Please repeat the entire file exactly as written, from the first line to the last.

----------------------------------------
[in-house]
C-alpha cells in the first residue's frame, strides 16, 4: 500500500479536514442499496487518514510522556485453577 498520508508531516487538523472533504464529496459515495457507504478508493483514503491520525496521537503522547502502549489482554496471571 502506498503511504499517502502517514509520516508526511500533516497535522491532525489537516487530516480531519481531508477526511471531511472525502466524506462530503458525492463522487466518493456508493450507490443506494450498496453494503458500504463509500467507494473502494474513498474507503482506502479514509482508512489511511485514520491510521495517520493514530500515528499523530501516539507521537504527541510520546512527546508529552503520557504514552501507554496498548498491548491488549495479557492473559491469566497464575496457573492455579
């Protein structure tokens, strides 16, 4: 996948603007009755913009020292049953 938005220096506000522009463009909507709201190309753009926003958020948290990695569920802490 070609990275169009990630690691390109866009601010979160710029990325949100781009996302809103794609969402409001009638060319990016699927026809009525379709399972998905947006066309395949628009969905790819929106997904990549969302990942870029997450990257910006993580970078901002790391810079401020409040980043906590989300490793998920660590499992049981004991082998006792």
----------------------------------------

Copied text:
[in-house]
C-alpha cells in the first residue's frame, strides 16, 4: 500500500479536514442499496487518514510522556485453577 498520508508531516487538523472533504464529496459515495457507504478508493483514503491520525496521537503522547502502549489482554496471571 502506498503511504499517502502517514509520516508526511500533516497535522491532525489537516487530516480531519481531508477526511471531511472525502466524506462530503458525492463522487466518493456508493450507490443506494450498496453494503458500504463509500467507494473502494474513498474507503482506502479514509482508512489511511485514520491510521495517520493514530500515528499523530501516539507521537504527541510520546512527546508529552503520557504514552501507554496498548498491548491488549495479557492473559491469566497464575496457573492455579
């Protein structure tokens, strides 16, 4: 996948603007009755913009020292049953 938005220096506000522009463009909507709201190309753009926003958020948290990695569920802490 070609990275169009990630690691390109866009601010979160710029990325949100781009996302809103794609969402409001009638060319990016699927026809009525379709399972998905947006066309395949628009969905790819929106997904990549969302990942870029997450990257910006993580970078901002790391810079401020409040980043906590989300490793998920660590499992049981004991082998006792």